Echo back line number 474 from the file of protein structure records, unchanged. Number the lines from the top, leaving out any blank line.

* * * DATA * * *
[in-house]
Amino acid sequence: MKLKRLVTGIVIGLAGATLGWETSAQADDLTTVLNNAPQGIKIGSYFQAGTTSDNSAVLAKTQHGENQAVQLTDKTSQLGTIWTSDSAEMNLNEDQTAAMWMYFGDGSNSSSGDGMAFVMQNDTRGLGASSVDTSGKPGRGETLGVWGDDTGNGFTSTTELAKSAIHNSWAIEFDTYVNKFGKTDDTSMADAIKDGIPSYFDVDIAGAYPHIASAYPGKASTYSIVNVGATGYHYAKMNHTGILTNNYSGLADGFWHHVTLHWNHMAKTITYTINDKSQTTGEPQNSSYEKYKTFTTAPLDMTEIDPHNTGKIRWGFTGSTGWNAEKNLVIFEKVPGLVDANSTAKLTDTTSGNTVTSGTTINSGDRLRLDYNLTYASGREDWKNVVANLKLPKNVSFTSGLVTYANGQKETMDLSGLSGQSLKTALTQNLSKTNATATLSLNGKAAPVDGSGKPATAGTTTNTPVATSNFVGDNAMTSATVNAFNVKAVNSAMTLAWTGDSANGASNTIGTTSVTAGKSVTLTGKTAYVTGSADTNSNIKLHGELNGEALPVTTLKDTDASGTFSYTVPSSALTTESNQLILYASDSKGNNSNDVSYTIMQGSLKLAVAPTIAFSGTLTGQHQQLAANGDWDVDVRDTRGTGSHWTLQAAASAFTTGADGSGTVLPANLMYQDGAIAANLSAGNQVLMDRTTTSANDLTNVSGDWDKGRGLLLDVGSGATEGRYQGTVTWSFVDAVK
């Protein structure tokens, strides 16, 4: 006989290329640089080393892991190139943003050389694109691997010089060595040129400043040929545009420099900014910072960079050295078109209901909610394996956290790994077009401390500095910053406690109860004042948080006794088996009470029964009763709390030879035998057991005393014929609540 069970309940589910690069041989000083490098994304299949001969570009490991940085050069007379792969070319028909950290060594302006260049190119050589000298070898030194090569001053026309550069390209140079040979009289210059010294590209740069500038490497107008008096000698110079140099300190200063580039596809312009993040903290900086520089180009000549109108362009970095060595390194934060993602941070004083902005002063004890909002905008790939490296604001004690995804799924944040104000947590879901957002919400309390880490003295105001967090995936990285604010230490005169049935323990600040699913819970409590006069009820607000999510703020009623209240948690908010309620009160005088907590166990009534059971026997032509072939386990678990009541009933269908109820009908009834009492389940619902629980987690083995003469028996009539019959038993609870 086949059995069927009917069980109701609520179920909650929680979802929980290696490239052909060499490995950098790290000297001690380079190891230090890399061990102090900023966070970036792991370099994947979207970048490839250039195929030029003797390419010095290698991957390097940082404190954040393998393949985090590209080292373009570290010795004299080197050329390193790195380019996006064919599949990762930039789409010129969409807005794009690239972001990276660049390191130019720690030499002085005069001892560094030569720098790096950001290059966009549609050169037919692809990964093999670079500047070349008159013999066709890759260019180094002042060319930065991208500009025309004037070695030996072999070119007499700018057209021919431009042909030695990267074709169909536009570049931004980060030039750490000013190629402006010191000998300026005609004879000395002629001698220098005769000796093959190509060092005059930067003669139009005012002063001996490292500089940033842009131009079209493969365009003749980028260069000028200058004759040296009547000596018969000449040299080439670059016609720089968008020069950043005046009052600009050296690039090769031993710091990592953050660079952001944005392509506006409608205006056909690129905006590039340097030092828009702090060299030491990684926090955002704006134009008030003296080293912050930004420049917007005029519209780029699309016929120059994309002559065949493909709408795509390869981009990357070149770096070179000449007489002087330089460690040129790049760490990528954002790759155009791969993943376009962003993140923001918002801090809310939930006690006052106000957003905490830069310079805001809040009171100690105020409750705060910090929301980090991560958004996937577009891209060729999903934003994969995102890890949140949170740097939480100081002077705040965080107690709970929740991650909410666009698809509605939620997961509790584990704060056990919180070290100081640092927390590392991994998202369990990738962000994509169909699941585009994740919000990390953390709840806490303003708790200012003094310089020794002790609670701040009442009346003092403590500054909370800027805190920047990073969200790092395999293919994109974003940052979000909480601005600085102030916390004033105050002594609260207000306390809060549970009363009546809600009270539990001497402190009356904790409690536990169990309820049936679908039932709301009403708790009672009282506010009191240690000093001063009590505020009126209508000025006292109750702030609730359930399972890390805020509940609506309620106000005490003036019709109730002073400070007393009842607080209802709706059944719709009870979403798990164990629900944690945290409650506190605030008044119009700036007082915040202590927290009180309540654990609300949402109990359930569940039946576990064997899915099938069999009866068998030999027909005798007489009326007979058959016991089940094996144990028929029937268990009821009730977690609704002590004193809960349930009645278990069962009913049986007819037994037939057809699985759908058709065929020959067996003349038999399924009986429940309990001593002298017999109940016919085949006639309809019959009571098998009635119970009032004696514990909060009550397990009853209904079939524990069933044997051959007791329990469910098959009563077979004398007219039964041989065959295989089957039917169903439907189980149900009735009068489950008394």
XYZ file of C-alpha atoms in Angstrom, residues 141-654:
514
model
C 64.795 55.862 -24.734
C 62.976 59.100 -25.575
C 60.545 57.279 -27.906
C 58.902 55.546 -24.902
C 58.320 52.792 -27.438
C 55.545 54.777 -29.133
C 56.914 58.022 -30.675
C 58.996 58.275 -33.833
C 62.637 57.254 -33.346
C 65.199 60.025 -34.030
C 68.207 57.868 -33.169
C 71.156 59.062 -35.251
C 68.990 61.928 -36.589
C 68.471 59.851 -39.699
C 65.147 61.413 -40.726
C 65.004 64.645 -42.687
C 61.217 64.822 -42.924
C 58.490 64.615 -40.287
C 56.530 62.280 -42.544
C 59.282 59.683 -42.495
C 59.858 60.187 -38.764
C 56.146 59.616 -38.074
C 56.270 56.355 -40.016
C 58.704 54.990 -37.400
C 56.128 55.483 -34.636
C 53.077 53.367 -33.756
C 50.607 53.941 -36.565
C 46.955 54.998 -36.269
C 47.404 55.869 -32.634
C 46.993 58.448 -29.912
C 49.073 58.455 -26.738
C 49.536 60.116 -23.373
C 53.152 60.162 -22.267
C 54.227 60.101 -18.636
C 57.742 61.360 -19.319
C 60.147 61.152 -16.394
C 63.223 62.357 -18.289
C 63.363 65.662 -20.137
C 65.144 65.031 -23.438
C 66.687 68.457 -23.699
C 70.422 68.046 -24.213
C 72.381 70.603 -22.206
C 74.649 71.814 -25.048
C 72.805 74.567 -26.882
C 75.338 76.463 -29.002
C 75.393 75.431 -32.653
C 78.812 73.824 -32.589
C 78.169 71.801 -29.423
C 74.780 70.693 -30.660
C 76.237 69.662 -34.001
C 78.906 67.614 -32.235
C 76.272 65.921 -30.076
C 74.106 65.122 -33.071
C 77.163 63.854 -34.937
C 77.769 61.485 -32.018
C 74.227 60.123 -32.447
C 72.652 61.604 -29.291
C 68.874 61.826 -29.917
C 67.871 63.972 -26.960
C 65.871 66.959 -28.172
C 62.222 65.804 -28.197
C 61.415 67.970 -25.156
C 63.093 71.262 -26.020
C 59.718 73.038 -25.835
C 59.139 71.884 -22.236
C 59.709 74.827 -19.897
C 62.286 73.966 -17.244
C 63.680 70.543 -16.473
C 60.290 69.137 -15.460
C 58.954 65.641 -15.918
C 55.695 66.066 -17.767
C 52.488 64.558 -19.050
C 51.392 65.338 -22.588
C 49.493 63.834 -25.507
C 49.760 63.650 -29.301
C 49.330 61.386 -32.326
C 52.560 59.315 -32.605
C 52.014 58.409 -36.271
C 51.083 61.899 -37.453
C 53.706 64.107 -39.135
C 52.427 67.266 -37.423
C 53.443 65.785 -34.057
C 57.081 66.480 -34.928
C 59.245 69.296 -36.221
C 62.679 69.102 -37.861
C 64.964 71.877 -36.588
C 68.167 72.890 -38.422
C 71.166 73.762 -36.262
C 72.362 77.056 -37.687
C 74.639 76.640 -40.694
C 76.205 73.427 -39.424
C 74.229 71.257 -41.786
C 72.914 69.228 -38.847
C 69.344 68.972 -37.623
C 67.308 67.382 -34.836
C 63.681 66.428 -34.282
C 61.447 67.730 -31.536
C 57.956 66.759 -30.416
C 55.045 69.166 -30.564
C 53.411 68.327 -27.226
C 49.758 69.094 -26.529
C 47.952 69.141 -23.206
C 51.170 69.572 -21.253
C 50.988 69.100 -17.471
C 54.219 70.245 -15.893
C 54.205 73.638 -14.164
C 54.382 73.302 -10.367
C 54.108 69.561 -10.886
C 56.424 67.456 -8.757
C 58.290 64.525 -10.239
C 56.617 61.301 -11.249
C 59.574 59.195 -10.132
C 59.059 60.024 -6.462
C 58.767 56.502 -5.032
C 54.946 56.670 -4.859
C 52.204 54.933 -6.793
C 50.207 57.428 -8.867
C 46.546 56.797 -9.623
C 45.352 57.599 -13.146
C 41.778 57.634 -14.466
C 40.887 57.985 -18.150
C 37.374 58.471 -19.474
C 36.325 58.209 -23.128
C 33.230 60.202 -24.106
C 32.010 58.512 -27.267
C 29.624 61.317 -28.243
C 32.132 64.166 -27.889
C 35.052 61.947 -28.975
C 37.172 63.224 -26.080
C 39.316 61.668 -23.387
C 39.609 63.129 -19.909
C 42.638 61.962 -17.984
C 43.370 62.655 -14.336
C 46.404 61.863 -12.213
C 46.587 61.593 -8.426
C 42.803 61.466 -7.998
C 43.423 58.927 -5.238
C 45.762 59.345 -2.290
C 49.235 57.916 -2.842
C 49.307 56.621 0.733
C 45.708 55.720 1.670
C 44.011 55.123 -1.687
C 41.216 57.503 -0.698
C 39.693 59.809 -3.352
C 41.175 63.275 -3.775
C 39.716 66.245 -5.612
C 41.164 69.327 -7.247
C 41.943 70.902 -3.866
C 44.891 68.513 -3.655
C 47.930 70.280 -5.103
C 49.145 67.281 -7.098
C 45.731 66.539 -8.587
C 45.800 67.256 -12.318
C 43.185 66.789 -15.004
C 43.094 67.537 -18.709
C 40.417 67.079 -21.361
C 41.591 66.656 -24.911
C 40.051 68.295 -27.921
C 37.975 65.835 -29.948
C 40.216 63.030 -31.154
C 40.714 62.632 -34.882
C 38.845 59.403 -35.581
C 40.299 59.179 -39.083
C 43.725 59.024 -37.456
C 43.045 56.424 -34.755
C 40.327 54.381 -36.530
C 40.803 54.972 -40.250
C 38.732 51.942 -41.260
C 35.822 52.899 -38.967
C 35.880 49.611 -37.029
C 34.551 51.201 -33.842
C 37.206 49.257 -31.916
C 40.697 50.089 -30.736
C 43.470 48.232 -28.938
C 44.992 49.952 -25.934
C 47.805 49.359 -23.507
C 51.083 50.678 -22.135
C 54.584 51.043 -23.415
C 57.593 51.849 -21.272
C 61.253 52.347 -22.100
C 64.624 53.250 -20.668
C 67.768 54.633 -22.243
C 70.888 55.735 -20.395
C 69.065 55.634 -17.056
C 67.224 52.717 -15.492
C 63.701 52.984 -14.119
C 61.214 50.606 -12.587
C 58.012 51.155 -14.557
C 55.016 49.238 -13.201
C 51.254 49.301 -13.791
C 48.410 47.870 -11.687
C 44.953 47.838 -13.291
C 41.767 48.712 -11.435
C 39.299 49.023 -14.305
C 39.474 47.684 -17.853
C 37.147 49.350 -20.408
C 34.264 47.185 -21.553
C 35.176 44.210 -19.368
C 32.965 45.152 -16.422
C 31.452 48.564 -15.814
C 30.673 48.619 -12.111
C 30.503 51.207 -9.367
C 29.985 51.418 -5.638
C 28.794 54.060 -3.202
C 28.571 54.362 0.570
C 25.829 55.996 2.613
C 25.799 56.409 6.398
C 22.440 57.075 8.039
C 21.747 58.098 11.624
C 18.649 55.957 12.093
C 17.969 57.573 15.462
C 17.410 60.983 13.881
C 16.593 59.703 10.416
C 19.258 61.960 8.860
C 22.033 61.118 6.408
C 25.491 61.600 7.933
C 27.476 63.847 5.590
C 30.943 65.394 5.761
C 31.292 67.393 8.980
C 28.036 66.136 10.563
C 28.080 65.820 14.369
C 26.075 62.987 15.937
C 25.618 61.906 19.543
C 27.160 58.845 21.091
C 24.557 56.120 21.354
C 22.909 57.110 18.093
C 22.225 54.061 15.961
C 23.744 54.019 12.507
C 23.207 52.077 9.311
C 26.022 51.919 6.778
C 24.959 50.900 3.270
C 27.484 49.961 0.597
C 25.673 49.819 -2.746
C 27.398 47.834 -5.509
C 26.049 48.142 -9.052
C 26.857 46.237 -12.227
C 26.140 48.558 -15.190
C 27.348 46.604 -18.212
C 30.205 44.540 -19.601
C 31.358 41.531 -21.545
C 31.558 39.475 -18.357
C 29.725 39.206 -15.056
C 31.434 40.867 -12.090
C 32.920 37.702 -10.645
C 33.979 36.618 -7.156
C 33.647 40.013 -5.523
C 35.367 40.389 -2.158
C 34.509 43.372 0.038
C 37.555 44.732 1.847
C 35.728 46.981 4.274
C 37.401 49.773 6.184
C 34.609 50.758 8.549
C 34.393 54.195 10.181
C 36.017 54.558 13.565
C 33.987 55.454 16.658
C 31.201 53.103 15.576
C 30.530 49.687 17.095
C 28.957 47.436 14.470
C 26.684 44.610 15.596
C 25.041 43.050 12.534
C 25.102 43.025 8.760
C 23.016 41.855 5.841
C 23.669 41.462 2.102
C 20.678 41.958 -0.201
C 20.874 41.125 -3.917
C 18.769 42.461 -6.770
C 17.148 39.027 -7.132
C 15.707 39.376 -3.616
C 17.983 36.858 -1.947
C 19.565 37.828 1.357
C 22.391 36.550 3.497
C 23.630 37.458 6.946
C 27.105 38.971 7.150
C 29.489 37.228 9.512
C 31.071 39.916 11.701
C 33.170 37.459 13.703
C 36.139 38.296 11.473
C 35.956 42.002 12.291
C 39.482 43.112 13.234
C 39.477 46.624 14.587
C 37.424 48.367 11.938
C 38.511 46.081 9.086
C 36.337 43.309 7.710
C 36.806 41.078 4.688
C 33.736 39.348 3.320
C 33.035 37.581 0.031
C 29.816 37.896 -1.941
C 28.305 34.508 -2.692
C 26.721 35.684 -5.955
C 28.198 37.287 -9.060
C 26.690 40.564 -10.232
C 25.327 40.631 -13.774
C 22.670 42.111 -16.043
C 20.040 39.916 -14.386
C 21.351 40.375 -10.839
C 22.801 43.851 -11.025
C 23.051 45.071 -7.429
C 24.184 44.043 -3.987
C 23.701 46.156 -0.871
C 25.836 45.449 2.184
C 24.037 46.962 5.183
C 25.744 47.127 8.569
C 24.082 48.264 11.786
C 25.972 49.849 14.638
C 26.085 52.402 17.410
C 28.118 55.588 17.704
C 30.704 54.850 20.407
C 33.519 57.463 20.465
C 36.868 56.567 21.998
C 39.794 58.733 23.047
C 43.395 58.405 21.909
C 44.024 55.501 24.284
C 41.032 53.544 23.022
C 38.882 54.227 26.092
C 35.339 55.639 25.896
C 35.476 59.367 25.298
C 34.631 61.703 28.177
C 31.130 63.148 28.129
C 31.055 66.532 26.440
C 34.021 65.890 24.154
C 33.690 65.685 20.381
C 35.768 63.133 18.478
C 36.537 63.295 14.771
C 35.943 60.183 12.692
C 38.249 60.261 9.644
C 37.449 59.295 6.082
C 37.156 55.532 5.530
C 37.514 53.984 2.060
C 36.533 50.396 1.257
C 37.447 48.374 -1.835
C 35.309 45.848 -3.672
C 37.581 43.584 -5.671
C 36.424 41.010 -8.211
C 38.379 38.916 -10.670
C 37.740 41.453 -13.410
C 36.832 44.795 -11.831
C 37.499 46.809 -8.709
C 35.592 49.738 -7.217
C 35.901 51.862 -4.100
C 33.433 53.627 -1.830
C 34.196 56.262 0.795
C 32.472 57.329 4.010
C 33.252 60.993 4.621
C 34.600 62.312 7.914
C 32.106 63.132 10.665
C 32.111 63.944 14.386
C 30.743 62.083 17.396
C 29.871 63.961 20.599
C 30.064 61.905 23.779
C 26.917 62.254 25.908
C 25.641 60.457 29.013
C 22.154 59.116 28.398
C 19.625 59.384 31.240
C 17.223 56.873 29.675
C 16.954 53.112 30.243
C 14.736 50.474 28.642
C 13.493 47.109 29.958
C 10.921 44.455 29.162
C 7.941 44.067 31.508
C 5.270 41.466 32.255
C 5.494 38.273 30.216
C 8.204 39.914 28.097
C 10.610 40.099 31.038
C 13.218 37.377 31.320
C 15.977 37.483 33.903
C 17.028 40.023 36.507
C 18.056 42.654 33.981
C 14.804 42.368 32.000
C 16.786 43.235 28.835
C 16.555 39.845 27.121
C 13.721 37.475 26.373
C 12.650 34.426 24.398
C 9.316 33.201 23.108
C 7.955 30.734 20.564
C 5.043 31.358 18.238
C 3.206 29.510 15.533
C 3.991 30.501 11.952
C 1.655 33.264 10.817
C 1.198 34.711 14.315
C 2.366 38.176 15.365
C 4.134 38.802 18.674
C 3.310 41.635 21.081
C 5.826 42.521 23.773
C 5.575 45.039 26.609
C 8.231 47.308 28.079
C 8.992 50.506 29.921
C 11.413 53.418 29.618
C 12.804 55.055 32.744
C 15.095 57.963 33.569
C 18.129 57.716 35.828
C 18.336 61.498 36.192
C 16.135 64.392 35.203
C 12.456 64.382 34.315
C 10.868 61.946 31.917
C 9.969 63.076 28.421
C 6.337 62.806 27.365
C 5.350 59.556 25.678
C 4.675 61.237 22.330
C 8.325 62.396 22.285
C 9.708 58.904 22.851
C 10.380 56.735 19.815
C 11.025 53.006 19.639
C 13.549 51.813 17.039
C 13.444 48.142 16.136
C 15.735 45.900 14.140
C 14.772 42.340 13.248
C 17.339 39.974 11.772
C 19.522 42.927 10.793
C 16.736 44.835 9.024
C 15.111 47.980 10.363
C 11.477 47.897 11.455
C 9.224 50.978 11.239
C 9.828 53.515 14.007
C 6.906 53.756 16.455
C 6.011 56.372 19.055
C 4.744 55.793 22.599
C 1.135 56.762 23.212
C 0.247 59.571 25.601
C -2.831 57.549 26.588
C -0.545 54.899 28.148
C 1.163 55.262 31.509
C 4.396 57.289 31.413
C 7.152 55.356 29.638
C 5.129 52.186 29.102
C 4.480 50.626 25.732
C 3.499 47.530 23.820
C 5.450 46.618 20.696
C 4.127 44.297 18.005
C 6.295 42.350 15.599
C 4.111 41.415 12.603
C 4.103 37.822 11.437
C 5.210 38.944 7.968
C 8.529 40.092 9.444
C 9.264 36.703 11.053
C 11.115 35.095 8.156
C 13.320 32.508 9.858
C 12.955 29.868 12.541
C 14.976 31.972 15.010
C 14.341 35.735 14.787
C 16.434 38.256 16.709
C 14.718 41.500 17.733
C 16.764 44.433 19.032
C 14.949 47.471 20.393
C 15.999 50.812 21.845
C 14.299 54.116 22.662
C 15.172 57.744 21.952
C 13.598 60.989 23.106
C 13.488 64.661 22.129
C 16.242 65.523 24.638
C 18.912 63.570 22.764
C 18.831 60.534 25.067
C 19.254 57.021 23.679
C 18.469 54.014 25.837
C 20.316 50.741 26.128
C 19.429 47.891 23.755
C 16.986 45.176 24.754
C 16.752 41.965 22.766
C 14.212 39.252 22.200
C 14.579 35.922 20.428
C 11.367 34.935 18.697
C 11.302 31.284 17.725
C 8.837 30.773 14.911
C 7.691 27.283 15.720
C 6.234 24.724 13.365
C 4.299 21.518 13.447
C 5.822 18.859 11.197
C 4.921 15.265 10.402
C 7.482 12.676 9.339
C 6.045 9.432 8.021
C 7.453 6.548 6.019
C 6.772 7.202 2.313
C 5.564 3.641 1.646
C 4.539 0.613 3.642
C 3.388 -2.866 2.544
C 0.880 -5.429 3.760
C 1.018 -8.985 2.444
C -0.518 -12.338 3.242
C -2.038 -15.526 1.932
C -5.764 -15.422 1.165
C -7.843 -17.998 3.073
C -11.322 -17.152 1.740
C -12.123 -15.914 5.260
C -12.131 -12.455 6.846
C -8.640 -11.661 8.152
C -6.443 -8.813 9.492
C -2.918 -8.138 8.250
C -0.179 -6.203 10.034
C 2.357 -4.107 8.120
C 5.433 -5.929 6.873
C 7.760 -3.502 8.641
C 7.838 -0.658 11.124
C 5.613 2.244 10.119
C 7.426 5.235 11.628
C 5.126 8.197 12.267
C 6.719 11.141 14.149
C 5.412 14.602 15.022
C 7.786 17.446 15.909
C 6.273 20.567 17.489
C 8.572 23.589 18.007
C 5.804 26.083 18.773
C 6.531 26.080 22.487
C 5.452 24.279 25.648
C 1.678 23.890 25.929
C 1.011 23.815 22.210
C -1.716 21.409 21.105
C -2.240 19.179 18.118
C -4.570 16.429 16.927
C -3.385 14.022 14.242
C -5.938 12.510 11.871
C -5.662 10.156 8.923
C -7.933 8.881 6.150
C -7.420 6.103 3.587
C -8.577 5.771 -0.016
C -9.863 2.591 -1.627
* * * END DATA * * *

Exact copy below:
C 7.482 12.676 9.339